Tess Dombegh is a problem child, the bad twin and a troublemaker. At least, that’s what her family would have you believe. When in truth she’s felt overlooked in favour of her “prettier, kinder” twin and her older half-dragon sister, endured years of verbal abuse from her mother and was assaulted by someone she trusted. Suffocated under the weight of familial expectations and forced to accept a role she doesn’t want, Tess leaves home on the hunt for purpose and adventure.

The story is decidedly mature with adult themes and situations and though it’s the third book in the series, readers don’t need to start from the beginning to understand the story. The world Hartman has built is full and populated with a plethora of complex characters and memorable personalities. We’re also introduced to a number of areas due to the distance Tess travels. This is all held together by rich description and vivid imagery that bring the kingdom of Goredd and its people to life.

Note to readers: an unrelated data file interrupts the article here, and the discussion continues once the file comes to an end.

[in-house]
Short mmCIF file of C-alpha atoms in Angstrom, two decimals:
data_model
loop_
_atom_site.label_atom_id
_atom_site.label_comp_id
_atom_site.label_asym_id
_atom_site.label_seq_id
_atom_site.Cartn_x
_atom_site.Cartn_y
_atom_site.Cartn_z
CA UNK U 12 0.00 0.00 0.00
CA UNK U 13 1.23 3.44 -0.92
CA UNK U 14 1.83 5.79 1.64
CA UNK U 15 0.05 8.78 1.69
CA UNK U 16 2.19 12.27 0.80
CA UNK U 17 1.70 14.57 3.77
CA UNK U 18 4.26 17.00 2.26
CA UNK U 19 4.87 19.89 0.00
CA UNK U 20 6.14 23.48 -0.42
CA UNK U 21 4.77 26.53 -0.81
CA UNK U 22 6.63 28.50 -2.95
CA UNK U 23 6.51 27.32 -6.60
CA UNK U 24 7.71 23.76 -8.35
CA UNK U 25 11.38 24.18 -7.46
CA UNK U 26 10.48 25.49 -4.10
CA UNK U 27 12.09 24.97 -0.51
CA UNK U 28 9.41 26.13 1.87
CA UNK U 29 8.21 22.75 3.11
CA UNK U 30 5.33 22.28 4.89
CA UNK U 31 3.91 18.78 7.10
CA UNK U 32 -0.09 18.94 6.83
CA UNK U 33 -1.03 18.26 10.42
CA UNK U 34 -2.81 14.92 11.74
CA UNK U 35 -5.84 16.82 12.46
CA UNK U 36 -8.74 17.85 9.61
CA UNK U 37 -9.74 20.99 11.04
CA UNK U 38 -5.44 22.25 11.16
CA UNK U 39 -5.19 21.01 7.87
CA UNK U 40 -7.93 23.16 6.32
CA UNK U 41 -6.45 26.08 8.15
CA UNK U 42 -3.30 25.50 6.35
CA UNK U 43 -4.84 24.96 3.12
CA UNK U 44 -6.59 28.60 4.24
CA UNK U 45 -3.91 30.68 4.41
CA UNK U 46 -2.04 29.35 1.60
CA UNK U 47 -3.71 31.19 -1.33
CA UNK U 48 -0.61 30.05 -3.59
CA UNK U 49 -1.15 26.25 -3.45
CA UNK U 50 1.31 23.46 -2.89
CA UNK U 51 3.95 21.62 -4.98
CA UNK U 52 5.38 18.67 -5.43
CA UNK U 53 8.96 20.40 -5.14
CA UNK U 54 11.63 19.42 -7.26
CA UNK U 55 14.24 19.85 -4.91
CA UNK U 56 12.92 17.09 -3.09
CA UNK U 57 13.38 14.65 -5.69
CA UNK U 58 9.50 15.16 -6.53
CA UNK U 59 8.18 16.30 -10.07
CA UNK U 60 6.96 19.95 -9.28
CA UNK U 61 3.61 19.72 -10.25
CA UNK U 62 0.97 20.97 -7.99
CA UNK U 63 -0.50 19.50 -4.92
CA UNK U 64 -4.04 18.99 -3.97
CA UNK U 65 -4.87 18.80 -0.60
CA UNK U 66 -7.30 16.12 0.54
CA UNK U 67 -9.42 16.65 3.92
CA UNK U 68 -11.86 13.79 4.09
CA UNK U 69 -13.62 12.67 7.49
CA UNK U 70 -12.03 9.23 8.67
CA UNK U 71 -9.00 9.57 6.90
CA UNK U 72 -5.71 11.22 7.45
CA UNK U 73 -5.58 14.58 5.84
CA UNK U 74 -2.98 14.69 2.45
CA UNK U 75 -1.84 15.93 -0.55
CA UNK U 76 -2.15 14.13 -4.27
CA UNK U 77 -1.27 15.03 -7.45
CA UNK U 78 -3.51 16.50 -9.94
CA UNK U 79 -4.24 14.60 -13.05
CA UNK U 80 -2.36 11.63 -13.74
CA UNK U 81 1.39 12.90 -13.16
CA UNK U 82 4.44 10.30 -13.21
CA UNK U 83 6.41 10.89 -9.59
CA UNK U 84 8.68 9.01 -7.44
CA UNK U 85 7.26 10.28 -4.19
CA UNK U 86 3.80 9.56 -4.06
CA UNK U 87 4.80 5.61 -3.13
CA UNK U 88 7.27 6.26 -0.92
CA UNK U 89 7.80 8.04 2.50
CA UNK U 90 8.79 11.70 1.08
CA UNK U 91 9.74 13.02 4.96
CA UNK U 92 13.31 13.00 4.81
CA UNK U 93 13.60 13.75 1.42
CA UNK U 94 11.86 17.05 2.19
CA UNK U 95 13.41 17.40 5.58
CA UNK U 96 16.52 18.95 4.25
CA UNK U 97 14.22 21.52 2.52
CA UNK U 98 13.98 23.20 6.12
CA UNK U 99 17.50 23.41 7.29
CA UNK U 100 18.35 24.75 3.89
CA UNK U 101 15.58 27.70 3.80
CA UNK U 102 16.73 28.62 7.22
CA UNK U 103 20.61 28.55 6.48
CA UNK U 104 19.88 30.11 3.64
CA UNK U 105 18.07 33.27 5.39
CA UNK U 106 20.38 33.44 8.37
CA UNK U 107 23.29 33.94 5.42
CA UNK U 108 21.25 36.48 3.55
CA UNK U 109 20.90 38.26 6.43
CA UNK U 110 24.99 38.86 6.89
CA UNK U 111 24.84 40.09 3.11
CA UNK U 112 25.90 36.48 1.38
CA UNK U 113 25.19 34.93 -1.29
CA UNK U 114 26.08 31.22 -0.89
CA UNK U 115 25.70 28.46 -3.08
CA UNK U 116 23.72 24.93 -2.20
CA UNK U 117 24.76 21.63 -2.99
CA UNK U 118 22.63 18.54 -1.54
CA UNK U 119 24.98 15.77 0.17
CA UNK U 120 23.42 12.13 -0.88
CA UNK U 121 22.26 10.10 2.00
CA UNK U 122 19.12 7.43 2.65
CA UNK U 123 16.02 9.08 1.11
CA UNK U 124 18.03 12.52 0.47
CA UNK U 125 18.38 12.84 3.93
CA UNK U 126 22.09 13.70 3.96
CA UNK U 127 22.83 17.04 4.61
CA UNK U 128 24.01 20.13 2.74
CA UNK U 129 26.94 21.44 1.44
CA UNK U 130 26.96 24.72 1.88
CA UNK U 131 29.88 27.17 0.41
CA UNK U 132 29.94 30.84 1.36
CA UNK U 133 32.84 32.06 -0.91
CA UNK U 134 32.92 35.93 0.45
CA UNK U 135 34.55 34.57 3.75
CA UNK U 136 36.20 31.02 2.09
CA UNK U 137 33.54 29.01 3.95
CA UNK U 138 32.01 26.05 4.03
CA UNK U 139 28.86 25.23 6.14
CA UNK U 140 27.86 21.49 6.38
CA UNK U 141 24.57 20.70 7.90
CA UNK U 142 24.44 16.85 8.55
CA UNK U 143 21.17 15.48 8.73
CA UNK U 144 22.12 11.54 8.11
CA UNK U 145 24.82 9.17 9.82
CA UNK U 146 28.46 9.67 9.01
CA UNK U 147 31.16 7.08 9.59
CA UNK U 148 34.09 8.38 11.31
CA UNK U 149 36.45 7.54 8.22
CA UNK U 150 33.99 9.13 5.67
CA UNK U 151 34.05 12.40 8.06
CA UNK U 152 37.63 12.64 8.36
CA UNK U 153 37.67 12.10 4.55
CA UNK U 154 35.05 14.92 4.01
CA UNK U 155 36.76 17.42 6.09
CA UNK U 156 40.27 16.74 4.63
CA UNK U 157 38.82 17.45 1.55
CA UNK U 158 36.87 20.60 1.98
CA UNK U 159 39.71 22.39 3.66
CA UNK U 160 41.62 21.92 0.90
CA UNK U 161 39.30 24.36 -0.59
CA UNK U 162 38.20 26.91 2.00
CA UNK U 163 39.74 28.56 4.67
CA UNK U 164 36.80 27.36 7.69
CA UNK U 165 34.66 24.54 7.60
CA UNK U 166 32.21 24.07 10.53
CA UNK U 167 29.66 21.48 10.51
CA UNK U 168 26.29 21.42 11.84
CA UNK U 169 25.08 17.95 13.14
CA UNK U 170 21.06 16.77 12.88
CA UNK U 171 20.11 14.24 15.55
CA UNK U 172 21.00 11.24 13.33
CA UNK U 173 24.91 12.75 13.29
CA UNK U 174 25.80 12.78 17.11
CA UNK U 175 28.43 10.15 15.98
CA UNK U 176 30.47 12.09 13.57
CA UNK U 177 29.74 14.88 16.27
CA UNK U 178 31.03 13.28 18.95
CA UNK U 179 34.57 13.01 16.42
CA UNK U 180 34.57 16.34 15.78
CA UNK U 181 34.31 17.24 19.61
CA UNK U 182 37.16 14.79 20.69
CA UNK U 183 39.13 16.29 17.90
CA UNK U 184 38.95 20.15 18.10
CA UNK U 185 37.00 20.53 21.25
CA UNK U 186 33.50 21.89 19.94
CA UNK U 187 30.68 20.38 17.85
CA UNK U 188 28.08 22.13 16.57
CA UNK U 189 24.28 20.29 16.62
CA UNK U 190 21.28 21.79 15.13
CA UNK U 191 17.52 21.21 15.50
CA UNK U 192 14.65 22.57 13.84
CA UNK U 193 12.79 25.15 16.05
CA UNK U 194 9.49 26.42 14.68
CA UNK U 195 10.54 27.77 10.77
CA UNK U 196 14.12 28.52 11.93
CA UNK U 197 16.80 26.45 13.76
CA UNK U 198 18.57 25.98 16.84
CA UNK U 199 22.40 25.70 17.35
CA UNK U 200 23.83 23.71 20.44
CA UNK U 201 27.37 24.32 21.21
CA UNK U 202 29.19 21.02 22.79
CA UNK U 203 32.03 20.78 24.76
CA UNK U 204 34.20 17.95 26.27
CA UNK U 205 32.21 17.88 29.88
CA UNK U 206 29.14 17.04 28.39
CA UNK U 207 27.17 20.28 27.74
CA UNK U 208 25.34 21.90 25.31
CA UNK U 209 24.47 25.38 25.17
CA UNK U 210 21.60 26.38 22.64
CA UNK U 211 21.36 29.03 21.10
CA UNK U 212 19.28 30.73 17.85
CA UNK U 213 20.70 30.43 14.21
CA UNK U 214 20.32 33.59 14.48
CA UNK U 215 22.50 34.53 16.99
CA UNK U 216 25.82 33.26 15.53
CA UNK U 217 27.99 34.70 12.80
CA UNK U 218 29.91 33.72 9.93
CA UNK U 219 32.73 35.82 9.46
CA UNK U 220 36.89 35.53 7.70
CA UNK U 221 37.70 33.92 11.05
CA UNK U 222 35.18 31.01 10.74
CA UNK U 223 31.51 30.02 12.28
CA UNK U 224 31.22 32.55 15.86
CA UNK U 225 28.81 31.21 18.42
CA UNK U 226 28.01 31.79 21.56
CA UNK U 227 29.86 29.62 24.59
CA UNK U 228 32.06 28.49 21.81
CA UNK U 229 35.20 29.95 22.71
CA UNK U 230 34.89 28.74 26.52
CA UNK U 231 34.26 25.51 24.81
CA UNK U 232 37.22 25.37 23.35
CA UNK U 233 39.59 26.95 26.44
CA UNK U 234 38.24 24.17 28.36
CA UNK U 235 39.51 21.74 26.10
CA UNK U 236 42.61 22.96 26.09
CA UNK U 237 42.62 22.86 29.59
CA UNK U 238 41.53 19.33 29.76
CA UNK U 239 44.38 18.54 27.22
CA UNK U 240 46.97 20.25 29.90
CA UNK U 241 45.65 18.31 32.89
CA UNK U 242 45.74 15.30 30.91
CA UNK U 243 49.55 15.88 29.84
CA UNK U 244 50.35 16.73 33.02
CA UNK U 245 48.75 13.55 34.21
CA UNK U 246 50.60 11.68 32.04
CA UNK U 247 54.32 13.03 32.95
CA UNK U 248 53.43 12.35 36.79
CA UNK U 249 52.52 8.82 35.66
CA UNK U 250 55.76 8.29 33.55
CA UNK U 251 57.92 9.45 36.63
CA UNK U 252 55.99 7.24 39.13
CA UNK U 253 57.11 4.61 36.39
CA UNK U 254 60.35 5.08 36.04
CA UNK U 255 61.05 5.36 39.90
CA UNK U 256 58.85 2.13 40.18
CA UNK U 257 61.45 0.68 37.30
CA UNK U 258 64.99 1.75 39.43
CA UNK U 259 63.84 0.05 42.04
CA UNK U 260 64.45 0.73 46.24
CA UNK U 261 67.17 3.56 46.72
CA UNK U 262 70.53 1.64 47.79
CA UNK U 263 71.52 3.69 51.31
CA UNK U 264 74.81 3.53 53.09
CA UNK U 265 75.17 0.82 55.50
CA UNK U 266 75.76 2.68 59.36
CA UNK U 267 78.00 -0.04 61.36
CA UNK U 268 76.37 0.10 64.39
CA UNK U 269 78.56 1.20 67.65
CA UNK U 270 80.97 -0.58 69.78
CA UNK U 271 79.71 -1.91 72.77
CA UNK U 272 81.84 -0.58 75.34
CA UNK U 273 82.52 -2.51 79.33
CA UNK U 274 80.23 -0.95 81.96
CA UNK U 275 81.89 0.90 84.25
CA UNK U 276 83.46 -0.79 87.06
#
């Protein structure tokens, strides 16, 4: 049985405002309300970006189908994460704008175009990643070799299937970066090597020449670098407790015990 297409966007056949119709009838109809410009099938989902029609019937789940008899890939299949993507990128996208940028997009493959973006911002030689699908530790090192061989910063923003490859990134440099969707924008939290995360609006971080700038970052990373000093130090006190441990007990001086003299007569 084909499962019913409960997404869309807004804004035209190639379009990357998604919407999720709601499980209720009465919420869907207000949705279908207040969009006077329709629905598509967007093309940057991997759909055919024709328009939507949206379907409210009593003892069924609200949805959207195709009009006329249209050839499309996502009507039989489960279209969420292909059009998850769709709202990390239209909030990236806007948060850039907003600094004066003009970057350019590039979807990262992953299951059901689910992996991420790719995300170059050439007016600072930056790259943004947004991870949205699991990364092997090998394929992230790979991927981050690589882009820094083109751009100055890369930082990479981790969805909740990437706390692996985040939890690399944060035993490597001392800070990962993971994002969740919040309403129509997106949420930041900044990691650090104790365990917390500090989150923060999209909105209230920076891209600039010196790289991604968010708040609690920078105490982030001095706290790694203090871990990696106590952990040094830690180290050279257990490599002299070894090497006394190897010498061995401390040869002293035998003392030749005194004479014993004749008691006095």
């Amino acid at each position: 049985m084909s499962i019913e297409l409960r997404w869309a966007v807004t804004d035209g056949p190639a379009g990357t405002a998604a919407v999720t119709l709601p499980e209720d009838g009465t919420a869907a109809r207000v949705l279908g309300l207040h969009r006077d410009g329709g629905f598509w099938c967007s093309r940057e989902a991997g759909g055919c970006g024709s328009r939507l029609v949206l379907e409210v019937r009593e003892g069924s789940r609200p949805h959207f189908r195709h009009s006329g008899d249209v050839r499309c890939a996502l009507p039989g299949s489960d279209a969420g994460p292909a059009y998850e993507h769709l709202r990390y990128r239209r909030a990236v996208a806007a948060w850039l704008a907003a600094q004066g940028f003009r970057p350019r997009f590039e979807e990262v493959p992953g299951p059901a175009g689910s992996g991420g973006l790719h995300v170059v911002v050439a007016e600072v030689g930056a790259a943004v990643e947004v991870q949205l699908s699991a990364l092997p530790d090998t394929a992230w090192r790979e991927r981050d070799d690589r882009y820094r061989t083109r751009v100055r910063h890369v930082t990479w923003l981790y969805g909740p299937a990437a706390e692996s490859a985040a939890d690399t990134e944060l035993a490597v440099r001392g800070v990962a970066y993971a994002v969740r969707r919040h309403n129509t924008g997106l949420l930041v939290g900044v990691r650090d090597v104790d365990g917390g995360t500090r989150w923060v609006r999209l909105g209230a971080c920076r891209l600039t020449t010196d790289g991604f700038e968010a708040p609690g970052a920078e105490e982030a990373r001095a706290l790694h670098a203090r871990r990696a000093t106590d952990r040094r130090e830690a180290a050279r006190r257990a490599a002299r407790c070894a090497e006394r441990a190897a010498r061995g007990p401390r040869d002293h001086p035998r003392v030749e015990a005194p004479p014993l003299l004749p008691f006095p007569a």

Tess is a flawed character and a refreshing change from the stereotype of a perfect protagonist. She’s stubborn, has a temper and holds a grudge. Over the course of the story we witness her grow and change in relation to her circumstances and the people surrounding her. And thanks to length of the book, her character development felt organic and realistic.

One thing that would have made the story more comprehensive was a map. Without one it made picturing Tess’ journey difficult. As well there were some spots where scenes felt compressed or skipped over, such as at the monastery. Expanding these scenes would have allowed for more character interaction as these settings sometimes felt rushed through.

If you’re looking for an engaging story set in a world populated by magic, dragons and legends I would highly recommend you try this series.   

Monday, June 11, 2018

Lumberjanes Book 1 - Noelle Stevenson